ES1-M Special OPS
popular as the knives are with Naval Special Warfare troops, many
people don't realize that neither the Emerson CQC6 or COC7 are actually
issued to the SEALS, That doesn't mean Ernest Emerson hasn't had frequent
contact and input from active-duty Naval Special Ops personnel.
A year or two ago Emerson developed the CQC8 or "Banana" folding fighter based on the Bob Taylor Warrior and the Bill Moran ST-9. Like the Warrior, the Banana is primarily a reverse grip fighter, yet in the saber hold the blade's point remains in line for thrusting.
Creating the SSDS
Navy personnel liked the CQC8, but they had something a little different in mind, With SEAL assistance, Emerson developed the SSDS model, a slightly larger, hooked (Rhino) blade fighter designed for one purpose: taking out sentries!
Unlike most lockbacks, the blade of the SSDS has a serrated, doubled-edged spine for most of its length, The blade folds below the level of the handle scales so the user cannot be cut by this extra edge.
I'm told the SSDS worked perfectly for its intended function in "the field" (not on test dummies), but eventually the SEALs decided it was a little too special purpose for their needs, This ocean t really surprise me, as I saw this happen over and over again in Vietnam.
A new troop would show up on our Ranger Long Range Patrol team with something like a Fairbairn/Sykes commando knife, only to find after a few missions that what was really needed was a more general-purpose blade. A few of the more aggressive individuals went on to carry both a pure fighter (the Gerber MK-11 was popular) and a general purpose knife. This isn't a bad idea if you can bear the extra weight.
During this same period, Emerson was working on a SERE (Survival, Escape, Resistance, and Evasion) folder for troops at Fort Bragg. When officers from Naval Space Warfare saw the SERE folder they felt that with a few small changes it would also better meet their requirements. From evolution was born the ES1-M.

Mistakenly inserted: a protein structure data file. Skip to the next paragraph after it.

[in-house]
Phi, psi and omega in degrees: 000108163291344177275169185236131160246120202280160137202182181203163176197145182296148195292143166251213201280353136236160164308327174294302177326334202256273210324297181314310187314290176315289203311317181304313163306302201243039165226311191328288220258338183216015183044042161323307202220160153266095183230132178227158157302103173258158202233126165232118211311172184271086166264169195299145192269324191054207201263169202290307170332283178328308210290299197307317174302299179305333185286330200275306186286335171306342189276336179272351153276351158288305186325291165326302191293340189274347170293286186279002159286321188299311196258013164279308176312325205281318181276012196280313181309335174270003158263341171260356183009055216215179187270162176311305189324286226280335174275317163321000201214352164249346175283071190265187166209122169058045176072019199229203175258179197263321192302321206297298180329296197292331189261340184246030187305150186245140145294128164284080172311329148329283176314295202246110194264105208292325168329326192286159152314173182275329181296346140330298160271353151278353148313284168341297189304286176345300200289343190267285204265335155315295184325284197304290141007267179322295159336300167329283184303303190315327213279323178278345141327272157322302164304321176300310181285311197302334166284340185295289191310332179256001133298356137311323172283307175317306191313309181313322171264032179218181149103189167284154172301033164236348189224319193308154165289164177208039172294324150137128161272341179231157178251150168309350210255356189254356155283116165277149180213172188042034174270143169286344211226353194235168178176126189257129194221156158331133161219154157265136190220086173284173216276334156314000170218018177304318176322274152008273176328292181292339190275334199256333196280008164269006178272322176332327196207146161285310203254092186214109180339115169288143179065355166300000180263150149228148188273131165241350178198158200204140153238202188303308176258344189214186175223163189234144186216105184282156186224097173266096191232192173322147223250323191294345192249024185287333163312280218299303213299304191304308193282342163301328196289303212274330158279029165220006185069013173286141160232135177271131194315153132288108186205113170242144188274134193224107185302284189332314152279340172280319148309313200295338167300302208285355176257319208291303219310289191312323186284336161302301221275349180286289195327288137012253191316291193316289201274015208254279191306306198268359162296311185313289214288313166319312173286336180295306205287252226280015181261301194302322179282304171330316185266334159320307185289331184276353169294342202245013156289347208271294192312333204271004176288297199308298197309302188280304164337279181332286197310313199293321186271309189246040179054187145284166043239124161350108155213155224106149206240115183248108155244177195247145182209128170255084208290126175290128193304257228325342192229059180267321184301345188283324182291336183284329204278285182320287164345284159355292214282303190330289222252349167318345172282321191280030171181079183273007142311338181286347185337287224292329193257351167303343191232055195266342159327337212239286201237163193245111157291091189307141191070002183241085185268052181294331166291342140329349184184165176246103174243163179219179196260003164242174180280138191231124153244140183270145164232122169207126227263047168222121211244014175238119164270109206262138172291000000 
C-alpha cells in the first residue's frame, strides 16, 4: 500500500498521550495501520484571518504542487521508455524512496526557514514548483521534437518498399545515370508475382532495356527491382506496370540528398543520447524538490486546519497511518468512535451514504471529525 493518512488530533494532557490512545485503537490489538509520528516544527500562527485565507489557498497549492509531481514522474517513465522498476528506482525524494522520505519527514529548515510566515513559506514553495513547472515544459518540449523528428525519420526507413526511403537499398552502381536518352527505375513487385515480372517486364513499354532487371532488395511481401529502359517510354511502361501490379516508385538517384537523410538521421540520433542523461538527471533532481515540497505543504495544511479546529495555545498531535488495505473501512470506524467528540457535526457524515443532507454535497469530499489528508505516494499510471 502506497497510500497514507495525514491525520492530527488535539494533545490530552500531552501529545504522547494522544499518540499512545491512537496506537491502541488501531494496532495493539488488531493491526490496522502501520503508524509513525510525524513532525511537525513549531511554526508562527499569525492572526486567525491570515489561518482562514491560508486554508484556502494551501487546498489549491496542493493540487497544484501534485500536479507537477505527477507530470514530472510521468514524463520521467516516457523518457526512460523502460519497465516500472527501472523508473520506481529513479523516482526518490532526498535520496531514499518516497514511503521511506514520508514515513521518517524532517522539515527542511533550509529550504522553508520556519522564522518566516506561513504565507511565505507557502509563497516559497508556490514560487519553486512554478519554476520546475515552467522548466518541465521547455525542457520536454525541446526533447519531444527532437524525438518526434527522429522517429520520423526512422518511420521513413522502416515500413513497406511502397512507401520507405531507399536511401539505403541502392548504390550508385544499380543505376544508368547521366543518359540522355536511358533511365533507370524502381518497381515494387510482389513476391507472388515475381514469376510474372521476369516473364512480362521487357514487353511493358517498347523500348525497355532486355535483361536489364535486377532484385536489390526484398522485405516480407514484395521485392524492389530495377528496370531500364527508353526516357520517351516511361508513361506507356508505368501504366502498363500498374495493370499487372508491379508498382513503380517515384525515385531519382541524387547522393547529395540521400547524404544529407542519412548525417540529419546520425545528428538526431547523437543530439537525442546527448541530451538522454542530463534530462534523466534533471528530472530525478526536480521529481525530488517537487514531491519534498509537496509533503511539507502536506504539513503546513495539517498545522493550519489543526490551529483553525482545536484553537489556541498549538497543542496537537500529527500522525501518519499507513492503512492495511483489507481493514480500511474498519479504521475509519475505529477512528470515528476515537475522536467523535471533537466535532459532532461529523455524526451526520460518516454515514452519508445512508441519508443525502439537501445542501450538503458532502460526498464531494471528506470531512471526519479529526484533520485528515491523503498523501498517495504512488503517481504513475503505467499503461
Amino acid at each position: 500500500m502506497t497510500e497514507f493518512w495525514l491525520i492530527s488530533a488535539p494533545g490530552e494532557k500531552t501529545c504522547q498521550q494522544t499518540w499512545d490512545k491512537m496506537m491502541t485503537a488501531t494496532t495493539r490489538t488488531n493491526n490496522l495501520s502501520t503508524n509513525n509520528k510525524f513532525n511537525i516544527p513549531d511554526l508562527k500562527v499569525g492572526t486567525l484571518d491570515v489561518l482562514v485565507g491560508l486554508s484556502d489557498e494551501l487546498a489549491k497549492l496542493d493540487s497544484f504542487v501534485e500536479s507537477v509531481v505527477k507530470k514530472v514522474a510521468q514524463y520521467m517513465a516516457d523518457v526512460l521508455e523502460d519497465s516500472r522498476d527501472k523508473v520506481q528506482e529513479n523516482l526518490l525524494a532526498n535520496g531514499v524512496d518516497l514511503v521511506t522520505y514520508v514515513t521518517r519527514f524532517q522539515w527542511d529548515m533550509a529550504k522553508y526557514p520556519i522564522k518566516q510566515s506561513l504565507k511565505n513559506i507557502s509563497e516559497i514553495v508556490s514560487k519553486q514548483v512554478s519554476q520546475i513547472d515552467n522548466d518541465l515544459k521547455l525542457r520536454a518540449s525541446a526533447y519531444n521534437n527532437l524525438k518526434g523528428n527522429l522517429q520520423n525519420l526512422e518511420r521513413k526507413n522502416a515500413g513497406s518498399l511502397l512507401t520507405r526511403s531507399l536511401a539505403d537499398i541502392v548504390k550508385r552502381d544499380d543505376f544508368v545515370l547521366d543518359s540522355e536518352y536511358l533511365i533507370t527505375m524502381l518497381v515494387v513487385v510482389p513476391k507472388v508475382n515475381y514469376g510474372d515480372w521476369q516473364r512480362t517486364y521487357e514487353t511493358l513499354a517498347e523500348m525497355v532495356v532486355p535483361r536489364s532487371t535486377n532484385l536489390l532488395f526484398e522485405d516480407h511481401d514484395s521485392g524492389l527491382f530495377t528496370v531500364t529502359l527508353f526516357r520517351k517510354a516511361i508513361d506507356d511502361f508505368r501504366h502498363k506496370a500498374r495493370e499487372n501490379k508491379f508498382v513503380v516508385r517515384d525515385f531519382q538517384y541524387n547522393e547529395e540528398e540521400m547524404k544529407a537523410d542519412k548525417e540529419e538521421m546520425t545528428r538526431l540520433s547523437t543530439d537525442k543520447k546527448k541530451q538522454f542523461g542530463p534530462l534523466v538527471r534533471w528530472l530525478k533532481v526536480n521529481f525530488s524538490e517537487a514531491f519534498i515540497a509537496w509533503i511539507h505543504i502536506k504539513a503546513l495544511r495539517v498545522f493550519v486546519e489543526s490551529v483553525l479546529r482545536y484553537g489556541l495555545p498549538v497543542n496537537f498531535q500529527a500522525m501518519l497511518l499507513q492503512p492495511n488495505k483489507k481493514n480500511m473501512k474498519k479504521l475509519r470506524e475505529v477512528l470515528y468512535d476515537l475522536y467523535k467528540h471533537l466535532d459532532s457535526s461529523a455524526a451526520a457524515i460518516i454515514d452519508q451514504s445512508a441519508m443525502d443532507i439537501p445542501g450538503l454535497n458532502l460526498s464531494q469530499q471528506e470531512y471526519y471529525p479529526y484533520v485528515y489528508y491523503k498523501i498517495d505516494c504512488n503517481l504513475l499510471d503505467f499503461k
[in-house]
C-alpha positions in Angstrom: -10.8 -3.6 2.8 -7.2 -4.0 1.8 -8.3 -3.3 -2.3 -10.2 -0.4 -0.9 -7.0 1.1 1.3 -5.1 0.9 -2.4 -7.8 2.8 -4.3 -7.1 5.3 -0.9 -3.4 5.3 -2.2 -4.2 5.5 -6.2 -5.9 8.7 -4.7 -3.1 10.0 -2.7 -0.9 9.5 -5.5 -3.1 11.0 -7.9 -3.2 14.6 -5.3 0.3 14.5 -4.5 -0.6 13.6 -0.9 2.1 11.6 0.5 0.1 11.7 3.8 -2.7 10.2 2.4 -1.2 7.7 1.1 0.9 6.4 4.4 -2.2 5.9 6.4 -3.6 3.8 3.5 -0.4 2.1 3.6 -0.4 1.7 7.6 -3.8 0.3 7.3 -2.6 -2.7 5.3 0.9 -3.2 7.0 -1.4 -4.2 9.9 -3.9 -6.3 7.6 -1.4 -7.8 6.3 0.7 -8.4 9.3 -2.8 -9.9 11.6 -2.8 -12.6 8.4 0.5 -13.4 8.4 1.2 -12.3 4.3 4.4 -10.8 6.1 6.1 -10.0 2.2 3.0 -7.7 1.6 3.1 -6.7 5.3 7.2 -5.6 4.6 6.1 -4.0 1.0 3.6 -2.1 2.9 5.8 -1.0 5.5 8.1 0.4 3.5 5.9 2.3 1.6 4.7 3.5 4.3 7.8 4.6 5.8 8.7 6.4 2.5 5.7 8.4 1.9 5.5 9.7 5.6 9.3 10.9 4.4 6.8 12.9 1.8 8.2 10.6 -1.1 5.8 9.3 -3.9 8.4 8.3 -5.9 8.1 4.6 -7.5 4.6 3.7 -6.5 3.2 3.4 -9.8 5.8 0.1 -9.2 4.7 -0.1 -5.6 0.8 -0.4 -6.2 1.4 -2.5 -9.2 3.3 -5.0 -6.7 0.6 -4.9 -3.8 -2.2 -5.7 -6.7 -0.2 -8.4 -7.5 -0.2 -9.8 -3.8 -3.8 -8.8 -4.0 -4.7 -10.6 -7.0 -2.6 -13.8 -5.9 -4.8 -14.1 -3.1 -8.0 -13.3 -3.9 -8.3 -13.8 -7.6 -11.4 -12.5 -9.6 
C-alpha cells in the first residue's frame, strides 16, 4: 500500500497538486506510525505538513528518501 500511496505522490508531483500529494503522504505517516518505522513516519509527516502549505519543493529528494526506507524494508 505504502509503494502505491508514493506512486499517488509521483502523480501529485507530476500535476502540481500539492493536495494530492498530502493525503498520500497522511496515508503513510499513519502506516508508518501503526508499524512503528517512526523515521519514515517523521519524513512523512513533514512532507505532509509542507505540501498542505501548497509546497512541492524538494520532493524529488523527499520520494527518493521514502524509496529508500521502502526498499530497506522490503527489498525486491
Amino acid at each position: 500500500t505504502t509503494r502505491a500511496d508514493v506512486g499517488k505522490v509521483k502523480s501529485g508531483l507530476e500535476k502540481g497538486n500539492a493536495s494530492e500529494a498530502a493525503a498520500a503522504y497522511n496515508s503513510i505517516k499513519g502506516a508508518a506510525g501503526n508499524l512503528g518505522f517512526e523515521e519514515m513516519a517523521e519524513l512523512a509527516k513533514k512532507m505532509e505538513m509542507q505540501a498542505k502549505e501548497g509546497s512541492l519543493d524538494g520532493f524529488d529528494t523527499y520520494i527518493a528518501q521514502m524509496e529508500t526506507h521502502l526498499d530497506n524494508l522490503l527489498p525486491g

The ATS-34 blade on the Navy ES1-M is 4 inches long, .125 inches thick, Black-T coated, and Rockwelled to 57-59. In shape t is a long, wide clip point with a deeply recurved, chisel ground edge. Liners are titanium, and the handles are G-10, At the request of the Navy, a "bade catcher" was added to the back of the blade spine. For convenient carry, a spring clip is mounted on the side of the handle. Overall, this is a much better design than the SSDS for general-purpose fieldwork like cutting webbing, sharpening stakes and preparing scrounged rations.
While not quite as deadly efficient as the SSDS, when used with the special techniques taught to these Spec Ops. Personnel, the ES1-M will also get the job done as a sentry removal tool. I've had a chance to review their sentry takedown training program, and I feel certain the knife will work as long as the user can get close enough. Col. Rex Applegate and I have talked about this particular subject at length, as we both agree the entire problem with sentry removal is crossing that last 25 feet or so. I might add the Navy would prefer I didn't give a lot of details about their silent take down methods, and I see a reason anyone would need them for defensive use.
What with new "SEAL" knives showing up weekly, I tend to make it a policy of seeing official purchase documentation before I'm convinced. The SEALs do buy and test small lots of many products, so a surprising number of these claims are legit. The Emerson ES1-M falls into this category, and I have read the paperwork that proves it.
While I wasn't able to field-test this a model, Emerson loaned me a sample of the official issue knife for photos.
ES1-C Field Test
I did evaluate the ES1-C, a civilian version of the same knife without the blade catcher or the back of the blade. My first task for the knife was cutting real flesh, slicing venison round for a "jager" stew I found in a German cook book. Along with about three pounds of hindquarter, I sliced several onions and diced four or five large potatoes. The knife worked fine, but then the Japanese have been using this type of edge on their kitchen knives for many centuries.
From the kitchen I moved to the shop and my ever ready coil of manila rope The single bevel edge did a good job of biting into the tough fiber, which is always a good sign. Next I tried the ES1-C against a bluejeans leg stuffed with cardboard. Not too surprisingly, the recurved edge of the Emerson knife easily slashed through this material and deep into the cardboards straight thrusts were less effective due to the rather blunt profile of the knifes point. After some experimenting on the target, I would recommend the COC6 or the newer Emerson Banana model over the ES1-C if a deep thrusting capability is important in your knife. The knife also was used to whittle on green hardwood, where I found the edge bit in a steep angle with title effort on my part.
The Navy seems to have bought an excellent combat/survival knife in the ES1-M that is also an efficient sentry removal tool. I do think the knife would be a better pure fighter if it had a little more acutely pointed blade. I would also like to try the ES1-C in a conventional double bevel edge, as I have a feeling this would make a great general-purpose outdoor knife.